Lucrezia Agujari was a very celebrated singer, who supplied an extraordinary example of the fashion of nicknaming musicians; for, being a natural child of a noble, she was always announced in the playbills and newspapers as La Bastardina or Bastardella. Lucrezia Agujari was born at Ferrara in 1743, instructed in a convent by the Abbe Lambertini, and made her debut at Florence in 1764. Her triumph was brilliant, and she was eagerly engaged for all the principal towns, where she was enthusiastically received. She did not excel in expression, but in execution she surpassed all rivals. The extent of her register was beyond all comparison. Sacchini said he had heard her sing as high as B flat in altissimo, and she had two good octaves below; but Mozart himself heard her at Parma in 1770, and says of her that she had ‘a lovely voice, a flexible throat, and an incredibly high range’.
Ten years later, in speaking of Mara, he says, ‘She has not the good fortune to please me. She does too little to be compared to a Basterdella – though that is her peculiar style – and too much to touch the heart like an Aloysia Weber’. Leopold Mozart says of here, ‘She is not handsome nor yet ugly, but has at times a wild look in the eyes, like people who are subject to convulsions, and she is lame in one foot. Her conduct formerly was good; she has, consequently, a good name and reputation’.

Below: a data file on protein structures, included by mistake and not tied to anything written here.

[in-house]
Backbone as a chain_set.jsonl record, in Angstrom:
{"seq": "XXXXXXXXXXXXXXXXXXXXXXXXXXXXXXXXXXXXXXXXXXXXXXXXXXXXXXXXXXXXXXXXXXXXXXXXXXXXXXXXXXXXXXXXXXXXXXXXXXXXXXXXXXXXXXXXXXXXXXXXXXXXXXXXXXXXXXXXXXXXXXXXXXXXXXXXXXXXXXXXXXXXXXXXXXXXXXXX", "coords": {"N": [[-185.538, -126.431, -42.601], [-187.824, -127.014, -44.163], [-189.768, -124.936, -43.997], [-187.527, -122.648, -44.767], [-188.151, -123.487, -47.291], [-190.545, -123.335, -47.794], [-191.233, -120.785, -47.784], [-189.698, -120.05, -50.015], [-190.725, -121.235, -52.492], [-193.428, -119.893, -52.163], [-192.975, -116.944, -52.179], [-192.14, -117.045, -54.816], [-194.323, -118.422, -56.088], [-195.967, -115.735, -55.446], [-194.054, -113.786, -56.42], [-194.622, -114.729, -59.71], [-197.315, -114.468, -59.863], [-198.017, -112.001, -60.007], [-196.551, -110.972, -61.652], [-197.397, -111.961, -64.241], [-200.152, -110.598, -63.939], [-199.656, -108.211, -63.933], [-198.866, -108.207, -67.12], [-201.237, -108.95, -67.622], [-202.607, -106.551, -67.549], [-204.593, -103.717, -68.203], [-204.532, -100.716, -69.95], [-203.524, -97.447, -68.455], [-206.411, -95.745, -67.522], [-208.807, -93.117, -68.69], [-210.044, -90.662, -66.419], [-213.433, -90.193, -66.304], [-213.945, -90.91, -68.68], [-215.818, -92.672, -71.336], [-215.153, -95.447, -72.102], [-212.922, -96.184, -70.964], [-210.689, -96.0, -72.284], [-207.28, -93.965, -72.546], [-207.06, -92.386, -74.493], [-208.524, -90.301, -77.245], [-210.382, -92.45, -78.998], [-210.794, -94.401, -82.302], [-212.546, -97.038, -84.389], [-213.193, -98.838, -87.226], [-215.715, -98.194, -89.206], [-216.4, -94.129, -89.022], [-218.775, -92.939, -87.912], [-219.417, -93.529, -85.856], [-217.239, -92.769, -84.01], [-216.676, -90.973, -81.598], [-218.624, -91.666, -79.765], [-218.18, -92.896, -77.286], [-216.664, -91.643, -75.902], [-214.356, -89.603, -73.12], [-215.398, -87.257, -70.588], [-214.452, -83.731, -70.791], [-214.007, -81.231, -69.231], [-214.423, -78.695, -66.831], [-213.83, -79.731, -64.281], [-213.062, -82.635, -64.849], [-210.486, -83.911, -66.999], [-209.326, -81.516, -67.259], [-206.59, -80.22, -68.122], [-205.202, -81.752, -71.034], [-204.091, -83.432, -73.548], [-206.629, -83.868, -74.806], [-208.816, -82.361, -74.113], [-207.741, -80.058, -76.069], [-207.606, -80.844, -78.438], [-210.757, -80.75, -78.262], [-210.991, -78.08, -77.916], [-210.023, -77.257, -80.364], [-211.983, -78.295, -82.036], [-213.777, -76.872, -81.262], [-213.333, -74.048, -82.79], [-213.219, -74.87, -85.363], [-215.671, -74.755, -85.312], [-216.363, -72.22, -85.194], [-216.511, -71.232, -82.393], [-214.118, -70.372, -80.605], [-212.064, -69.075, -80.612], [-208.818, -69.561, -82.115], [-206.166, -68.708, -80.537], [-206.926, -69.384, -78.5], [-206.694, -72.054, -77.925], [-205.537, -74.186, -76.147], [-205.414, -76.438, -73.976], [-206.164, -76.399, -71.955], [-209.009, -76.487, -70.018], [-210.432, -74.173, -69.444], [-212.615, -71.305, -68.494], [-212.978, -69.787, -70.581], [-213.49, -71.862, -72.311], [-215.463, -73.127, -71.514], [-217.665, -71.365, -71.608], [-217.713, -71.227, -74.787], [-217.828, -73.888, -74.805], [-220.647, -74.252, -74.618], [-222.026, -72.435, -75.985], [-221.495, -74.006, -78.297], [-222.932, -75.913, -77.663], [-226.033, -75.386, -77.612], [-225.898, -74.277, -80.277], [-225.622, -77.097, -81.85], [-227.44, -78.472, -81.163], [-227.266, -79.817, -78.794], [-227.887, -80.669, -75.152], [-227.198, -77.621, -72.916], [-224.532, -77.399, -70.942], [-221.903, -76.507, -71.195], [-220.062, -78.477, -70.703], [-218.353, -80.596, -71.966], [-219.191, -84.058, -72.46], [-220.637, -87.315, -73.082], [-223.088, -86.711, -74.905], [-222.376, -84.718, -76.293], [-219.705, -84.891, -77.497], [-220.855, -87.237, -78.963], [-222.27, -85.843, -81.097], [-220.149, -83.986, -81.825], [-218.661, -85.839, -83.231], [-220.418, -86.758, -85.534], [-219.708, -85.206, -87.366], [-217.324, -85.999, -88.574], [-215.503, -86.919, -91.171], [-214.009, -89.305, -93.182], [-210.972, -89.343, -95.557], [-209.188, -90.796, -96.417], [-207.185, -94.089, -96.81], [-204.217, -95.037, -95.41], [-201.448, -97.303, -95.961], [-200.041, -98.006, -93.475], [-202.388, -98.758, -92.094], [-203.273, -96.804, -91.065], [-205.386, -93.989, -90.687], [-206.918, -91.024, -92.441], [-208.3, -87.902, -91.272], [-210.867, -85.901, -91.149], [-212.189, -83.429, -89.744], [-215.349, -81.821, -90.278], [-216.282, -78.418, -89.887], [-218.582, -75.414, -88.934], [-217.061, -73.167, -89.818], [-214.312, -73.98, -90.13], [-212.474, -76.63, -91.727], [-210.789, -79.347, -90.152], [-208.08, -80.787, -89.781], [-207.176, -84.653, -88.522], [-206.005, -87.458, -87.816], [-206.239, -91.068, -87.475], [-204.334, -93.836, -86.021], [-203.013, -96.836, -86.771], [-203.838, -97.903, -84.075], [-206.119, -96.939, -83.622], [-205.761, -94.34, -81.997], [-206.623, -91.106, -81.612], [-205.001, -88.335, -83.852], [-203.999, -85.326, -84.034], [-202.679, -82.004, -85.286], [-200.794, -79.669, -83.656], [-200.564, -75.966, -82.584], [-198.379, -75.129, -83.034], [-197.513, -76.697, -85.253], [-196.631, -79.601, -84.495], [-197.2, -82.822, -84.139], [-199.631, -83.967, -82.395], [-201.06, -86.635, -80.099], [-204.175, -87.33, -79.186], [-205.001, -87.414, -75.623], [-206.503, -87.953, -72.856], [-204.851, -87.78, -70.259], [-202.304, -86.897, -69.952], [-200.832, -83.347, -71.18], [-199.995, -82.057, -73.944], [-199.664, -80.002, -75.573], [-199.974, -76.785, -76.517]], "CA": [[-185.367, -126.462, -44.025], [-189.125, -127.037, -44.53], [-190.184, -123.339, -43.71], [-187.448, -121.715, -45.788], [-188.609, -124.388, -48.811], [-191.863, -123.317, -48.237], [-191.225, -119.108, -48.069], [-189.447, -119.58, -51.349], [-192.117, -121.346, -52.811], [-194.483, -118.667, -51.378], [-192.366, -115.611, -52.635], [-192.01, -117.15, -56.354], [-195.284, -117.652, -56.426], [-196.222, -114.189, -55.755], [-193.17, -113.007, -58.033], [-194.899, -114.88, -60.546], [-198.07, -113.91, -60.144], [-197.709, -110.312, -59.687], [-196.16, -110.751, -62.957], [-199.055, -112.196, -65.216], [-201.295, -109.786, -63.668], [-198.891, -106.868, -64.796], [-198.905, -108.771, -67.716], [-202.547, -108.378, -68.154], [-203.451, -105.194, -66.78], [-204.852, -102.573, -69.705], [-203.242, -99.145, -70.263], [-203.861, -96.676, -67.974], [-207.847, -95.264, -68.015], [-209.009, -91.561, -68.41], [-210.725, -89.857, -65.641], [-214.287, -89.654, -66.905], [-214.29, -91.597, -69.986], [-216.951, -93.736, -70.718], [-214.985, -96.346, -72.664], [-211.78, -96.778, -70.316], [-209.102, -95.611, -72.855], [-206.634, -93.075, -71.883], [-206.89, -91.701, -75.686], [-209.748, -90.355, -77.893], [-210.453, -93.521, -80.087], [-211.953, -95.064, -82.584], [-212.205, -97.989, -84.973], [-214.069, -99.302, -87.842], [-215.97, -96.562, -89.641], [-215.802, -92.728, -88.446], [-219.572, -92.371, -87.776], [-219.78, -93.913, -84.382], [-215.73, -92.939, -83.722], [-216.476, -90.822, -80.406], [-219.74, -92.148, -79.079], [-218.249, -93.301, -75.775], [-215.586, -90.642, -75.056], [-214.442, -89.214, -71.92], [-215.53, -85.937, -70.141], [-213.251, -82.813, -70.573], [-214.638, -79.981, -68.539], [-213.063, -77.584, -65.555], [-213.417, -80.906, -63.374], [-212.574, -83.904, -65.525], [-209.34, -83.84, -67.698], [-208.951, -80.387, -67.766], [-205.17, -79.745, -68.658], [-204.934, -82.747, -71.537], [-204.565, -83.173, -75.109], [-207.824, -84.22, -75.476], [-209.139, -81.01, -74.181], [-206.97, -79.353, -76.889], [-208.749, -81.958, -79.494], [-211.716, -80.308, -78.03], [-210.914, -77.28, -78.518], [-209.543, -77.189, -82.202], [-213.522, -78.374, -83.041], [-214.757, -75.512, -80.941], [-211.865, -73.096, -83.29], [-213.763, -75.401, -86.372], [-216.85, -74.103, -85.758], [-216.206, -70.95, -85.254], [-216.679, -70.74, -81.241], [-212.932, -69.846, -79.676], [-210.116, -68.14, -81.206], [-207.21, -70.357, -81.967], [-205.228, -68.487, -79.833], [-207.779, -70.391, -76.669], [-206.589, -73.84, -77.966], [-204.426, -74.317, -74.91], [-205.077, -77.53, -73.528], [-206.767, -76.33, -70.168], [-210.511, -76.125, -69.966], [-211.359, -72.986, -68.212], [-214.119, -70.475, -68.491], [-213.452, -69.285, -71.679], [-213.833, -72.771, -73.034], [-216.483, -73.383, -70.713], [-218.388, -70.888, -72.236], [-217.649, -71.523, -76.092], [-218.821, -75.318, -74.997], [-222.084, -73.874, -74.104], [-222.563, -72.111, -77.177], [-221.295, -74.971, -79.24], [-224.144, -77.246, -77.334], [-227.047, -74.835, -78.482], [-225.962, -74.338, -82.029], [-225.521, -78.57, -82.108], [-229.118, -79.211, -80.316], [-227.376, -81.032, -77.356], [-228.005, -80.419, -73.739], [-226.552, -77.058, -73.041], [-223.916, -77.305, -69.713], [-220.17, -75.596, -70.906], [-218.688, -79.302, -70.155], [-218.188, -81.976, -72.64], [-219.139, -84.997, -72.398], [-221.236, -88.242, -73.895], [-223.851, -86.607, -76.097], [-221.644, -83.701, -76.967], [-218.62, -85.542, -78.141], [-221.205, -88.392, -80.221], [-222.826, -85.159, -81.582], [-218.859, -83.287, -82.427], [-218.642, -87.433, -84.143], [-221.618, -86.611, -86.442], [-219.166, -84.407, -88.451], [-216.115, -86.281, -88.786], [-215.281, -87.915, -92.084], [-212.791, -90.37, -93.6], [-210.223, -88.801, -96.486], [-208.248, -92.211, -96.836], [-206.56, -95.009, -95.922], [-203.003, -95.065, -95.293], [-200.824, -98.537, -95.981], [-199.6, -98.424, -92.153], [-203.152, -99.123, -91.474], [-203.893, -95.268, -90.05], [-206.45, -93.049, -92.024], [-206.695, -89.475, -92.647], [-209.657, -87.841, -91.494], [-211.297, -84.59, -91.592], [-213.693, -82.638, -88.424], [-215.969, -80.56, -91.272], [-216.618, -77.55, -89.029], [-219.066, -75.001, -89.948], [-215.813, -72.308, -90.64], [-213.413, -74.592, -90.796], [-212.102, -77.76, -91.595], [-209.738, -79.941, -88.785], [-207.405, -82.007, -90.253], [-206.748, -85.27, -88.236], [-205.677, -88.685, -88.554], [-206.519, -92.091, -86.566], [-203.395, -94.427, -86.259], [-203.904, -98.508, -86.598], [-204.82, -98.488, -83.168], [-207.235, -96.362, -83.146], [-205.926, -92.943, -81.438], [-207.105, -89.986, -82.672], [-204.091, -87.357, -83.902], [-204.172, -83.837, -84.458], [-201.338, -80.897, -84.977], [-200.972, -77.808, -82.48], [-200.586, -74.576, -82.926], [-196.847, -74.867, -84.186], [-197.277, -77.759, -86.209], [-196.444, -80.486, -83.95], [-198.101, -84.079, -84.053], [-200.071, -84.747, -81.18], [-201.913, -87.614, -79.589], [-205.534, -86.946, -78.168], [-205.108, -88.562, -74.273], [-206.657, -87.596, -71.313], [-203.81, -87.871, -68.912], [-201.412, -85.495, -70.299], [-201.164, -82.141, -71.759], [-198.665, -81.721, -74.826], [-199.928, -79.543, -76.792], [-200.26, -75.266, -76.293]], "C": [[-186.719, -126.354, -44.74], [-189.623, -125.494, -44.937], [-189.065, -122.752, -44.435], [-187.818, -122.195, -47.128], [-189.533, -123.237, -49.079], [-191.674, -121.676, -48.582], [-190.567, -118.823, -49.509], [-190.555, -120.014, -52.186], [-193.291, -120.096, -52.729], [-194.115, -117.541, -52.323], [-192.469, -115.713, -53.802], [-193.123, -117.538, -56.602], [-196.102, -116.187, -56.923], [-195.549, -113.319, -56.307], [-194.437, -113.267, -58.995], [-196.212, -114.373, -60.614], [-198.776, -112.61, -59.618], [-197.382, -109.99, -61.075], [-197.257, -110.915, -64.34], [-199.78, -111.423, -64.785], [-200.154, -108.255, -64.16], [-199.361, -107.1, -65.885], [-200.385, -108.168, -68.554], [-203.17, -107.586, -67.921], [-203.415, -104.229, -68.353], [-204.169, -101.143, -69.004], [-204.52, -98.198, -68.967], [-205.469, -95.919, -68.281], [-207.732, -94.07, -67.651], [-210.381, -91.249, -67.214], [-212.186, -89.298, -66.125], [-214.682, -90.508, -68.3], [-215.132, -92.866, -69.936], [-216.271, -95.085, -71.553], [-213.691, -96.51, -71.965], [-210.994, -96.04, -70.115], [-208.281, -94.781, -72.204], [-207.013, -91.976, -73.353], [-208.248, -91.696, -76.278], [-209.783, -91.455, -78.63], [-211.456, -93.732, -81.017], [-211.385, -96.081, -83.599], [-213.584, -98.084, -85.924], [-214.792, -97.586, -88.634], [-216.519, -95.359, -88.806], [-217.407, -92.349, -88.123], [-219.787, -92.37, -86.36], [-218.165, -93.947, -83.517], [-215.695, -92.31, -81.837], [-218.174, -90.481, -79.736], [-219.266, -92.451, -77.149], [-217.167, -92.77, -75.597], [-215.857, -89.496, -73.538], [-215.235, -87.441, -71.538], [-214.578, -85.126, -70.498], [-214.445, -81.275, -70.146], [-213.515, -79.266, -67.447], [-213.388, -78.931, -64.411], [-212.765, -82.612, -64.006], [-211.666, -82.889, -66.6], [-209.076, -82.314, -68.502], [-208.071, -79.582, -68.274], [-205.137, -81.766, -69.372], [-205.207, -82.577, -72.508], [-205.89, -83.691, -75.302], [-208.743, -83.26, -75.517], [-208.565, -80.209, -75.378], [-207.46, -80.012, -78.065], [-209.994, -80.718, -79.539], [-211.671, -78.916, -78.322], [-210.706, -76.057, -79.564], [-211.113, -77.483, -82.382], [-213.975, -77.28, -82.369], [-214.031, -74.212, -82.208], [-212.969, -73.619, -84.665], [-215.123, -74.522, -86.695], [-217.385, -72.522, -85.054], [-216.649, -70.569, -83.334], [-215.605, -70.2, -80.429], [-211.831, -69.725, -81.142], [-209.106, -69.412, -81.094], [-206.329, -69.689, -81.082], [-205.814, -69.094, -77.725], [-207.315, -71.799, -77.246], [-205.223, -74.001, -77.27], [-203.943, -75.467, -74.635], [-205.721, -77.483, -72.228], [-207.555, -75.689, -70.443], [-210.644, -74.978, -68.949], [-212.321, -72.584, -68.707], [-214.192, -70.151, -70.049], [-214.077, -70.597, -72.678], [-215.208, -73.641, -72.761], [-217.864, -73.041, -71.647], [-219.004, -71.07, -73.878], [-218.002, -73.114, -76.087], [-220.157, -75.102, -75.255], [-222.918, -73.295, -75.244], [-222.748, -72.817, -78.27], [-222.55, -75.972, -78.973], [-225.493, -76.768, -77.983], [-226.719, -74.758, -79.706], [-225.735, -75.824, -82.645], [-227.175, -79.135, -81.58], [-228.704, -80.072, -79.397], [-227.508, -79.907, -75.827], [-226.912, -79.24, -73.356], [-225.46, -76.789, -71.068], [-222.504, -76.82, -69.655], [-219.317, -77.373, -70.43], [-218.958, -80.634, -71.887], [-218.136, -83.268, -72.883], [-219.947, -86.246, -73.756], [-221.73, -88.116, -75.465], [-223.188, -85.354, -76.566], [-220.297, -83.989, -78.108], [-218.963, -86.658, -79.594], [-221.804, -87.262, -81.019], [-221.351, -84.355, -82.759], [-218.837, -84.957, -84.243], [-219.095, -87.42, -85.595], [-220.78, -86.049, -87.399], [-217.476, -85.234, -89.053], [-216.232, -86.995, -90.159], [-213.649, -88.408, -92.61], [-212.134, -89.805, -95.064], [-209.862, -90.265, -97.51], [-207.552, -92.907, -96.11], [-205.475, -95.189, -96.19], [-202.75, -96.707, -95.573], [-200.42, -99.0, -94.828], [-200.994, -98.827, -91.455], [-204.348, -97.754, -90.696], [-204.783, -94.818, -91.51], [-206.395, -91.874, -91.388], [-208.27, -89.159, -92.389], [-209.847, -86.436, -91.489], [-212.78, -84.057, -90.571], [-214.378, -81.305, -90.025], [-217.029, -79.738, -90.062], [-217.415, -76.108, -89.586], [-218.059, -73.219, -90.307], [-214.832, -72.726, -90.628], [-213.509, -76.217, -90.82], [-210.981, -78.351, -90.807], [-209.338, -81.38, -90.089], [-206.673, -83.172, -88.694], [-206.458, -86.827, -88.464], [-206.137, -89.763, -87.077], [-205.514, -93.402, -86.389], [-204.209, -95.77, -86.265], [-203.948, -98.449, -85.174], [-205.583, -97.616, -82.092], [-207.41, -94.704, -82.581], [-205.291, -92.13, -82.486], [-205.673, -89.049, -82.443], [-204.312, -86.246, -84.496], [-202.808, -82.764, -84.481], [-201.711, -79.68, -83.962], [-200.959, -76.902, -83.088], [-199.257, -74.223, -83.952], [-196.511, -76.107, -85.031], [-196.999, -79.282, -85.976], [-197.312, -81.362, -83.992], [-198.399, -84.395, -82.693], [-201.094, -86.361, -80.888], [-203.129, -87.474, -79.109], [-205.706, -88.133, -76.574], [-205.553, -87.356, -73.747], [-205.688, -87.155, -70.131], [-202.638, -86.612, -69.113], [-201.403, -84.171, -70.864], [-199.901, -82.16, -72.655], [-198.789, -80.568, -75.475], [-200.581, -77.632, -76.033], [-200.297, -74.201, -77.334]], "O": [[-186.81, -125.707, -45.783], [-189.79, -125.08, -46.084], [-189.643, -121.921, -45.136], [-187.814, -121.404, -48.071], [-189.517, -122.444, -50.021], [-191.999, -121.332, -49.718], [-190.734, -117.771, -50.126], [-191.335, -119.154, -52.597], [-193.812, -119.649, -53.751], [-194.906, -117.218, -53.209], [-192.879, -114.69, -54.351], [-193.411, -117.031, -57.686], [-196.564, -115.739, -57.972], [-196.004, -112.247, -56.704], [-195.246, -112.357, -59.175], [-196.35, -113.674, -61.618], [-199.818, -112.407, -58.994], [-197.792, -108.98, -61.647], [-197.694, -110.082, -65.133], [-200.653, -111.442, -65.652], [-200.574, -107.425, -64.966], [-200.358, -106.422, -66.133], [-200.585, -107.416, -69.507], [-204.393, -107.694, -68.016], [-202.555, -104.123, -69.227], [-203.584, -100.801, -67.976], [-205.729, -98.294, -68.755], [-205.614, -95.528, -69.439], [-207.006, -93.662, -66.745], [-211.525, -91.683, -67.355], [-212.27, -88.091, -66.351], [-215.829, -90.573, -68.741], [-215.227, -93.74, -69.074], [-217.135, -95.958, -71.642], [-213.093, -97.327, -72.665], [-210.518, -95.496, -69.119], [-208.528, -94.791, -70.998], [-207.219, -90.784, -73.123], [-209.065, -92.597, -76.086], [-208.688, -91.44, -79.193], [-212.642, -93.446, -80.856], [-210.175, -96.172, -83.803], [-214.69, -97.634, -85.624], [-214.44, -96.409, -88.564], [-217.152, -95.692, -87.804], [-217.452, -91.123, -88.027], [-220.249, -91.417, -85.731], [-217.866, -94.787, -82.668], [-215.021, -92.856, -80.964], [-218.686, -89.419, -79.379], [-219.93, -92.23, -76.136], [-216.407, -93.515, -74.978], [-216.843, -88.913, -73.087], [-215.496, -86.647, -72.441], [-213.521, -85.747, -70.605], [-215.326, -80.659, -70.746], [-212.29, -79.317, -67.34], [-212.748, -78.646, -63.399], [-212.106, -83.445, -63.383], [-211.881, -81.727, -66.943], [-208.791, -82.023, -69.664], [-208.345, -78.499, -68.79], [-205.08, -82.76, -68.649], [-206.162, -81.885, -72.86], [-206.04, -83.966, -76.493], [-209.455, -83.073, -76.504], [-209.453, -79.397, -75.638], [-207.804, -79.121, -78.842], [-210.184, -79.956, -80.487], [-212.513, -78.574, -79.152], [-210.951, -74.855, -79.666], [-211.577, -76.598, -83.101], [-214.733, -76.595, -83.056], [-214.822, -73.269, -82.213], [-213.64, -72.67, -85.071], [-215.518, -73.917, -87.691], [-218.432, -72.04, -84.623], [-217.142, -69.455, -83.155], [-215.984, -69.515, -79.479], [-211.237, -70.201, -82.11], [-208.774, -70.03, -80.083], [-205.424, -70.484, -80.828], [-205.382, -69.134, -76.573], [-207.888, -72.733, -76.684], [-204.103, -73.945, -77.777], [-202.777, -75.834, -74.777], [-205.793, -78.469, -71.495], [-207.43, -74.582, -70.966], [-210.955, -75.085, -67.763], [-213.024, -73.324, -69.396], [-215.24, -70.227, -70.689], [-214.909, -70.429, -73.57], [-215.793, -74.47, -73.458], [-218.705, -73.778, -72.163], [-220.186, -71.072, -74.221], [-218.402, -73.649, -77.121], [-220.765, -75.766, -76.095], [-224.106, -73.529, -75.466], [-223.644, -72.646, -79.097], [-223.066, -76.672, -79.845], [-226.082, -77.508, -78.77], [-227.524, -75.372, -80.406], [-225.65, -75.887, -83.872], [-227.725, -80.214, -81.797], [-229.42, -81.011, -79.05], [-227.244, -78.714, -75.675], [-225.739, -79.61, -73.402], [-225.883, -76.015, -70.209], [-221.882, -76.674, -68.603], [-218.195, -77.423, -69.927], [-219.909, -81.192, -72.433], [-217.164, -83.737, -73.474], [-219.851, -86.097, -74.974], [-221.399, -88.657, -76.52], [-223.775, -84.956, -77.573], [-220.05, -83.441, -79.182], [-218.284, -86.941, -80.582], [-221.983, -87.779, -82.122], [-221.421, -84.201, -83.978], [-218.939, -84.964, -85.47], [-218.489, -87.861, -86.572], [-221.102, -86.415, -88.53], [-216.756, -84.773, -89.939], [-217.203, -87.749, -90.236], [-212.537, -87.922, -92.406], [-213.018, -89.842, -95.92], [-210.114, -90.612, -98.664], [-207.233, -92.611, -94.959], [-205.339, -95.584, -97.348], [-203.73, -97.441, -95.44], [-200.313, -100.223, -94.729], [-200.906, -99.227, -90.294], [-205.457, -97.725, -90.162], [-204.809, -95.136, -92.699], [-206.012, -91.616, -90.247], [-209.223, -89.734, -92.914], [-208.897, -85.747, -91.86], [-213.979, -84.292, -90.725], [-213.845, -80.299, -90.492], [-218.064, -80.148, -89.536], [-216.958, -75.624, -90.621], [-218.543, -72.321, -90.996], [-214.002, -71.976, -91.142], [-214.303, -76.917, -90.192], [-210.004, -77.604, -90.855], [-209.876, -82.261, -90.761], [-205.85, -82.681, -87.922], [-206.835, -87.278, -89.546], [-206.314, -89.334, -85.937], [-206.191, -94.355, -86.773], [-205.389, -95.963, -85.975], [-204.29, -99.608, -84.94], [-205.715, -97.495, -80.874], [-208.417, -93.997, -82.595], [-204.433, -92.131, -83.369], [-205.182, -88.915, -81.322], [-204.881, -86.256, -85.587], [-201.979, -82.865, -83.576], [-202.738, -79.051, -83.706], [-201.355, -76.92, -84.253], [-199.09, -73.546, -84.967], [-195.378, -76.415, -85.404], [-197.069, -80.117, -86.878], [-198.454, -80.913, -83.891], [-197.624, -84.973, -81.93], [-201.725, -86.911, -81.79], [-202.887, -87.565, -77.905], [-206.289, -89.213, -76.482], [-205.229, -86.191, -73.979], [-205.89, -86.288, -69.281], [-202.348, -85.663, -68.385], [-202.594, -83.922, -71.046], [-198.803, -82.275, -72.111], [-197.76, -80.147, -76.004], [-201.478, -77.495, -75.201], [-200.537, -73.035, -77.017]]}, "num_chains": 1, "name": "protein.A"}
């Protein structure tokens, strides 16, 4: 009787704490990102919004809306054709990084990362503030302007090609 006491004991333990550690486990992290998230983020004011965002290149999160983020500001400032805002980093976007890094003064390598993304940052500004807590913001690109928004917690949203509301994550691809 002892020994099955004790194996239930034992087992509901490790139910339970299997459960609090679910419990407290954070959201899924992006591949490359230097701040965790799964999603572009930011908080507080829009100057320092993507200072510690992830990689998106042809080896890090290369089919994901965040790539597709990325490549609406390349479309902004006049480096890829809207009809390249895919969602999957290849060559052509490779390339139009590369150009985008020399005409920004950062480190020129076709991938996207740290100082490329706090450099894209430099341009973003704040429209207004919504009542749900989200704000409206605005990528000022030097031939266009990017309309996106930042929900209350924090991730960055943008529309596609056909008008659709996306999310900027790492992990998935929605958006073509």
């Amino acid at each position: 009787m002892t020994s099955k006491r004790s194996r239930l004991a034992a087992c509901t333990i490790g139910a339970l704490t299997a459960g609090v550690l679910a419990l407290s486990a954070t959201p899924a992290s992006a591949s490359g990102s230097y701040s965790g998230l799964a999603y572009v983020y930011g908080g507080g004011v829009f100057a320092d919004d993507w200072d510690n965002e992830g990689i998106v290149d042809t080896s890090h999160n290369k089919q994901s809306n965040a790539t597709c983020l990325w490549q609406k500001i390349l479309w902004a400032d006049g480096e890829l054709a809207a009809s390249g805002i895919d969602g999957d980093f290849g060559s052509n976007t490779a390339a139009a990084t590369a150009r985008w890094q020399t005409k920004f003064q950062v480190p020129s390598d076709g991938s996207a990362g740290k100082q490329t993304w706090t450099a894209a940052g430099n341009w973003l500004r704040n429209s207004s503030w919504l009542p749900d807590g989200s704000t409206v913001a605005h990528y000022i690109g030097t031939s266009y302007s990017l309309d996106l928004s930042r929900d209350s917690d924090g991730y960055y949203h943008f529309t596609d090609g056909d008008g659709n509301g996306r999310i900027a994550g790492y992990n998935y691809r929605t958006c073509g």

Agujari made a great sensation in the carnival of 1774 at Milan in the serious opera of ‘Il Tolomeo’, by Colla, and still more in a cantata by the same composer. In 1780 she married Colla, who composed for her most of the music she sang. She sang at the Pantheon Converts for some years, from 1775, receiving a salary at one time of 100 pounds a night for singing two songs, a price which was then simply enormous. There is an amusing account of her in Mme. D’Arblay’s Memoirs of Dr. Burney. She died at Parma May 18, 1783.